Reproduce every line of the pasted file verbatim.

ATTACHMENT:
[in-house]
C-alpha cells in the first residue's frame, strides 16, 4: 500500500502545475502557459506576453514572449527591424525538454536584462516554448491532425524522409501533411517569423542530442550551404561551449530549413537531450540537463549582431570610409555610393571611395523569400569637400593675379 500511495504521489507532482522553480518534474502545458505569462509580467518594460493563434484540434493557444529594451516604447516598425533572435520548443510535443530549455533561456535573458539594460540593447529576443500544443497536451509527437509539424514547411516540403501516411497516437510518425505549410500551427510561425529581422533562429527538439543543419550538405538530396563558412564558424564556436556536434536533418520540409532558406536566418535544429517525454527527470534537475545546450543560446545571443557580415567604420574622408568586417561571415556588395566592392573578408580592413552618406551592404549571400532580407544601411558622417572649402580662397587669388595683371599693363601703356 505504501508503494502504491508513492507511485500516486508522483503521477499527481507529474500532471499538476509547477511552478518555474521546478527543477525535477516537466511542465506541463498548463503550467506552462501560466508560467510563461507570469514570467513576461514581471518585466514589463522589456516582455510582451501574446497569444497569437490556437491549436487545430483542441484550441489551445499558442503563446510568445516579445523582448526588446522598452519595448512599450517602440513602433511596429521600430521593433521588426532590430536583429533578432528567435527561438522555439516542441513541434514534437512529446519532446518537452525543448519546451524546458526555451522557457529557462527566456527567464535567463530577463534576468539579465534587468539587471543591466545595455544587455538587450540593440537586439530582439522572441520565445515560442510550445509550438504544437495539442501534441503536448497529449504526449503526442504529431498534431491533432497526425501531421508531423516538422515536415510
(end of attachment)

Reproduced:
[in-house]
C-alpha cells in the first residue's frame, strides 16, 4: 500500500502545475502557459506576453514572449527591424525538454536584462516554448491532425524522409501533411517569423542530442550551404561551449530549413537531450540537463549582431570610409555610393571611395523569400569637400593675379 500511495504521489507532482522553480518534474502545458505569462509580467518594460493563434484540434493557444529594451516604447516598425533572435520548443510535443530549455533561456535573458539594460540593447529576443500544443497536451509527437509539424514547411516540403501516411497516437510518425505549410500551427510561425529581422533562429527538439543543419550538405538530396563558412564558424564556436556536434536533418520540409532558406536566418535544429517525454527527470534537475545546450543560446545571443557580415567604420574622408568586417561571415556588395566592392573578408580592413552618406551592404549571400532580407544601411558622417572649402580662397587669388595683371599693363601703356 505504501508503494502504491508513492507511485500516486508522483503521477499527481507529474500532471499538476509547477511552478518555474521546478527543477525535477516537466511542465506541463498548463503550467506552462501560466508560467510563461507570469514570467513576461514581471518585466514589463522589456516582455510582451501574446497569444497569437490556437491549436487545430483542441484550441489551445499558442503563446510568445516579445523582448526588446522598452519595448512599450517602440513602433511596429521600430521593433521588426532590430536583429533578432528567435527561438522555439516542441513541434514534437512529446519532446518537452525543448519546451524546458526555451522557457529557462527566456527567464535567463530577463534576468539579465534587468539587471543591466545595455544587455538587450540593440537586439530582439522572441520565445515560442510550445509550438504544437495539442501534441503536448497529449504526449503526442504529431498534431491533432497526425501531421508531423516538422515536415510